Contest week here -- but no prize for this one. The answers are below. I'm currently reading an old book and came upon the following:
Pompeo was saying, "There was a man who'd saved the country from ruin and showed the way to reform. When he came to power, we were surprised that his acts were in opposition to his words. We asked ouselves, 'Can he have betrayed us?' A few weeks ago someone came through here and revealed the truth to us. 'He's a prisoner of the bank,' he said. Nothing else! But what did he mean? Is he really in chains in the cellar of the bank? Or was that just a manner of speaking?"...
I couldn't say for sure whether the man you're talking about is really chained up in a bank," said Don Paolo. "Some people think he is. But it's not a question of just one man. But what you can be sure of as long as you keep your eyes open is that the whole country is the prisoner of the financiers."...
I'm also conviced that we'll have to prepare a second revolution," said Don Paolo. "We'll have to free our country from the bank's clutches. It'll be long, hard and tricky; but it's worth it."
Okay, written in either the 1930s or 1955. Italy. By Ignazio Silone in Bread and Wine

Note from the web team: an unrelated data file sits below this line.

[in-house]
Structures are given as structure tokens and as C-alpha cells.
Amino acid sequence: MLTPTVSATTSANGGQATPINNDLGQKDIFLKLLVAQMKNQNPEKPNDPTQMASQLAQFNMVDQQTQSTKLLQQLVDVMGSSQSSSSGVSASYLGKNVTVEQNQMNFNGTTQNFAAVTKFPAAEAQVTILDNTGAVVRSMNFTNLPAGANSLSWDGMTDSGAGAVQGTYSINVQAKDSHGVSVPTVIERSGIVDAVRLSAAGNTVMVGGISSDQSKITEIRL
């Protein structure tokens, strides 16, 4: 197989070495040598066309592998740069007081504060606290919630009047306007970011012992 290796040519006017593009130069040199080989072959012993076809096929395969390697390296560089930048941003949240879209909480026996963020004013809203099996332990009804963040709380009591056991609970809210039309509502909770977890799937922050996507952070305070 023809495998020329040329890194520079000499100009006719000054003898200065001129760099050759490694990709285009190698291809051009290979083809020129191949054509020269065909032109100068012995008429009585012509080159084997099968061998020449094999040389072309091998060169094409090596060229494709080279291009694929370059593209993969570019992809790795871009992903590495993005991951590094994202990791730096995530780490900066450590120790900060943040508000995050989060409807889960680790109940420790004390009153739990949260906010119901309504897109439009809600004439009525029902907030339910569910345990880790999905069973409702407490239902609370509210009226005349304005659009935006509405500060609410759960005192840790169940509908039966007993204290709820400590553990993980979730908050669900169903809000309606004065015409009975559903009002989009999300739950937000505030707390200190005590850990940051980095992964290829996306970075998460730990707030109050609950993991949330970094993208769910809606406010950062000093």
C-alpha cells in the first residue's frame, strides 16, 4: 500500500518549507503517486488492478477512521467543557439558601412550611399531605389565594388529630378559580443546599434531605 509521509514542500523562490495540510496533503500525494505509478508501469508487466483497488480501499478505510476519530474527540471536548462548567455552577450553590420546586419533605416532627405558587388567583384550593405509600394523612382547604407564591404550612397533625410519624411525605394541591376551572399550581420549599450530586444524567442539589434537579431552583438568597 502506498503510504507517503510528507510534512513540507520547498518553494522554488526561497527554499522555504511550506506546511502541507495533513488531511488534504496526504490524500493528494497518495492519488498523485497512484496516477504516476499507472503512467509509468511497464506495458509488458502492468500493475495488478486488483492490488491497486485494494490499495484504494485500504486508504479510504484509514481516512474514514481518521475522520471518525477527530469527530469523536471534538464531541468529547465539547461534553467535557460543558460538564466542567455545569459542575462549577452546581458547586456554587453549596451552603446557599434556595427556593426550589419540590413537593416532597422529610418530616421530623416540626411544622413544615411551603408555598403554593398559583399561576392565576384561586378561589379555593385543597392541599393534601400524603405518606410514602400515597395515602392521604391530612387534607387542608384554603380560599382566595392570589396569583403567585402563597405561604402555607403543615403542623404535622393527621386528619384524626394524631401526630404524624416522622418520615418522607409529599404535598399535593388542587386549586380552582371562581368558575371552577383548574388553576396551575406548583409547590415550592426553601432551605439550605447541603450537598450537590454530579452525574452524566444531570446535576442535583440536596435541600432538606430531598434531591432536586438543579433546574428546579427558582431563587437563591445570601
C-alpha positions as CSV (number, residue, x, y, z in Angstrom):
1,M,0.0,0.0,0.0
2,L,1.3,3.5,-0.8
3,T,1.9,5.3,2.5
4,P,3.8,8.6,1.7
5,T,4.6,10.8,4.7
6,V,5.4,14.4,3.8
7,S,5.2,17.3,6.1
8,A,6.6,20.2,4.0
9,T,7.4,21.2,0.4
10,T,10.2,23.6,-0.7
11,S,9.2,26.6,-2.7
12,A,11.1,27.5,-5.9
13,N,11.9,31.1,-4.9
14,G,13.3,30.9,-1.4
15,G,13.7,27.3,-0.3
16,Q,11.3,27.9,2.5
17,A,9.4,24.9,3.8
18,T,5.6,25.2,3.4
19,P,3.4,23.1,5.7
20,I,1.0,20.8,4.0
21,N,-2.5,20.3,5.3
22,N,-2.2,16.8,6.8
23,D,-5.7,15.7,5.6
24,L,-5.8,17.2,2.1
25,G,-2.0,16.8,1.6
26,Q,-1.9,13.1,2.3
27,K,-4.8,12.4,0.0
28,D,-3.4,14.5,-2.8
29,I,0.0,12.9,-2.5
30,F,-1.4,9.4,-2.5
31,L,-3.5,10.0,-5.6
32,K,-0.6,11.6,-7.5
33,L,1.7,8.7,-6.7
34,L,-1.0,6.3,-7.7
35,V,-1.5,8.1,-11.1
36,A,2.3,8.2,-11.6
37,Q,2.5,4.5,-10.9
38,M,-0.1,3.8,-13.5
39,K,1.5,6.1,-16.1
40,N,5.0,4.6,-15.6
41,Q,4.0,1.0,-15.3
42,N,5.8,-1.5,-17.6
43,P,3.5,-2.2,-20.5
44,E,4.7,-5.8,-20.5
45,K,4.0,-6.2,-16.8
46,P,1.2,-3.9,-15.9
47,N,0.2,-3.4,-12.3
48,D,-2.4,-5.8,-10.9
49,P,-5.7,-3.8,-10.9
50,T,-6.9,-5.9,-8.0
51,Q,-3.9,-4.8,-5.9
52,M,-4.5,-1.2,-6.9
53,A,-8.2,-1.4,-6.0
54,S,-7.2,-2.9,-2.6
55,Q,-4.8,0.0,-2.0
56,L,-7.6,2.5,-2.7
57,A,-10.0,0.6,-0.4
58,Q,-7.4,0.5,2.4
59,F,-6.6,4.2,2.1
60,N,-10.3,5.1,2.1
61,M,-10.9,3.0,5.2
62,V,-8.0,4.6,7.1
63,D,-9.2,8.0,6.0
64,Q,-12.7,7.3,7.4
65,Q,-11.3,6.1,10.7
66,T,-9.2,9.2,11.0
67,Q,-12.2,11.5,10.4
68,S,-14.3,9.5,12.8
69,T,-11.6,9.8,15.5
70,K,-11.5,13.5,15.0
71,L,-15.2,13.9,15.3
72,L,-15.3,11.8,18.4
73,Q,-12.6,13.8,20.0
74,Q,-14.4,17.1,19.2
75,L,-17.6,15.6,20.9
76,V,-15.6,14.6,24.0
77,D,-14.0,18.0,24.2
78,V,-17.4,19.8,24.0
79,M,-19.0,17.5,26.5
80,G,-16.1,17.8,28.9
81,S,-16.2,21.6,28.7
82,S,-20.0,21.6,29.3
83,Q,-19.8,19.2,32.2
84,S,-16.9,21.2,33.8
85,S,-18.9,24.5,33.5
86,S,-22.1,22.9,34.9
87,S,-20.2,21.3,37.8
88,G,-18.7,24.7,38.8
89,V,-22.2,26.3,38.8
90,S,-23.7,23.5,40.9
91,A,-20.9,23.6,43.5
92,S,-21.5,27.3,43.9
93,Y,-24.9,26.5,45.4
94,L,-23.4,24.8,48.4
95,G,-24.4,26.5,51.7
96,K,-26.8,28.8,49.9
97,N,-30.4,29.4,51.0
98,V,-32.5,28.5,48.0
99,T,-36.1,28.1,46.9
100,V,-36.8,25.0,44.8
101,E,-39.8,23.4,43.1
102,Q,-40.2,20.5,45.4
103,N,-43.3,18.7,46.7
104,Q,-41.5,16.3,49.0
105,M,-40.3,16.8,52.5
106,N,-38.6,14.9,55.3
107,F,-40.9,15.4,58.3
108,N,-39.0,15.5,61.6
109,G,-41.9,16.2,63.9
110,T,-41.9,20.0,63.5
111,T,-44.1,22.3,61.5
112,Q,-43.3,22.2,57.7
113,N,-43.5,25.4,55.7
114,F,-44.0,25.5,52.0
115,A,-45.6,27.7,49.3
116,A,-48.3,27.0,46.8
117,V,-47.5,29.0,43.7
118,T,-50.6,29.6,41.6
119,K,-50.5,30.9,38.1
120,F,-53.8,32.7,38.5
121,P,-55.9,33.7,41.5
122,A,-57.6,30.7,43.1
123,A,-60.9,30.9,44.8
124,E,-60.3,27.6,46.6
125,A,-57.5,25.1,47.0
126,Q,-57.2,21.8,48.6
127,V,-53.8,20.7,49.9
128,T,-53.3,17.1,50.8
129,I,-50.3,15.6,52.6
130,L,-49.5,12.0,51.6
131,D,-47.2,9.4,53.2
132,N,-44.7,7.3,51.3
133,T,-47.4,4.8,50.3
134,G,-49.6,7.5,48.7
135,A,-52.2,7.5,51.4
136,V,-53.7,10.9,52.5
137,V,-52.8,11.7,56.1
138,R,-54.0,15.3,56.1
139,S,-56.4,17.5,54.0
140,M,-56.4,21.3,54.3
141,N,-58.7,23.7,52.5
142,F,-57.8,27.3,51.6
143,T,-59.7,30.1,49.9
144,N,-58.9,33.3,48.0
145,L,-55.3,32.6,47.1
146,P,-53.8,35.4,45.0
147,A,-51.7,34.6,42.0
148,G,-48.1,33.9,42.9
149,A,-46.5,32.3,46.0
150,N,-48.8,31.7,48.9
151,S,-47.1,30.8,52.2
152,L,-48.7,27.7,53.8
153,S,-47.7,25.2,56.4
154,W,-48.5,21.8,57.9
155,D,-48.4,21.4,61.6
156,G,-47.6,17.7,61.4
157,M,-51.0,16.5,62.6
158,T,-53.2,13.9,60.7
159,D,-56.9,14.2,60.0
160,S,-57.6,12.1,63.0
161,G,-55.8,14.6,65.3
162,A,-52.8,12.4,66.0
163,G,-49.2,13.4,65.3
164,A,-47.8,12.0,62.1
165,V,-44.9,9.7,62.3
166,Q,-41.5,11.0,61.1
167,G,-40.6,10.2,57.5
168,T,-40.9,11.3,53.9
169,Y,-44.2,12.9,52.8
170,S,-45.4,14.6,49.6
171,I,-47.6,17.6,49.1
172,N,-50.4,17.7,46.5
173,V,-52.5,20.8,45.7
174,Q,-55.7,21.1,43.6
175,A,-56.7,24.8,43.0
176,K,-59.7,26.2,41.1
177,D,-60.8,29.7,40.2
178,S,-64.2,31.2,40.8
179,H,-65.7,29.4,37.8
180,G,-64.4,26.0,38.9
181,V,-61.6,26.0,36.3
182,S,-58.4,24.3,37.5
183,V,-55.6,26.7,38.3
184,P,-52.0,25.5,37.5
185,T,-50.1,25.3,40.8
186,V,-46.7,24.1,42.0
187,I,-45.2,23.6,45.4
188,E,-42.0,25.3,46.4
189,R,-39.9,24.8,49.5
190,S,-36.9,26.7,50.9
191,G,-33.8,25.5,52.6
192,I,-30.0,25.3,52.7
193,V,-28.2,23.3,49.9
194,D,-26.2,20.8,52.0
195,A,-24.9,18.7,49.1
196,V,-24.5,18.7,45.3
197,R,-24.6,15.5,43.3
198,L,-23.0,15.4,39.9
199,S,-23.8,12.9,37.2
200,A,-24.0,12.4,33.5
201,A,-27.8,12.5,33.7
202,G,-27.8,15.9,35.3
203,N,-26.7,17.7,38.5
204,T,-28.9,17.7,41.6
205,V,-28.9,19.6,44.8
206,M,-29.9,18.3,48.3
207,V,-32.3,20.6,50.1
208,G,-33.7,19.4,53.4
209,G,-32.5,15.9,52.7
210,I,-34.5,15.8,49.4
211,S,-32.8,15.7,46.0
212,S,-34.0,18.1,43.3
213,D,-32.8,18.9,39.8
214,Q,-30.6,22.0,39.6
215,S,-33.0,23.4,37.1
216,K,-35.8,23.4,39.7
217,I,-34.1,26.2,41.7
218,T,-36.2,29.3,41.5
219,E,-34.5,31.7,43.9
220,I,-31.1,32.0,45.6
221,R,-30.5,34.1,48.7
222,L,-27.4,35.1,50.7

. By no means would I ever compare Obama to Il Duce
but when I read this passage, it did seem timely. "Plus ça change, plus c'est la même chose
." (The more things change, the more they stay the same.)
Bread and Wine is an anti-fascist and anti-Stalinist novel written by Ignazio Silone. It was finished while the author was in exile from Benito Mussolini's Italy. It was first published in 1936 in a German language edition in Switzerland as Brot und Wein, and in an English translation in London later the same year. An Italian version, Pane e vino, did not appear until 1937.
After the war, Silone completely revised the text, publishing a significantly different version in Italy (in 1955), reversing the title: Vino e pane (‘Wine and Bread’). This is also available in English translation.
As someone who rarely goes back to reread books from an earlier time, I'm reading this book because at a memorial service for my husband's cousin Ted (English professor and book owner), there was a table of Ted's books with a request that we each take some. It's a lovely idea! Ted marked up this book in different colors and with different codes and it's driving me a little crazy because I have no idea what he understood and thought. I just know he read a lot more deeply than I do. Thanks, Ted. We miss you.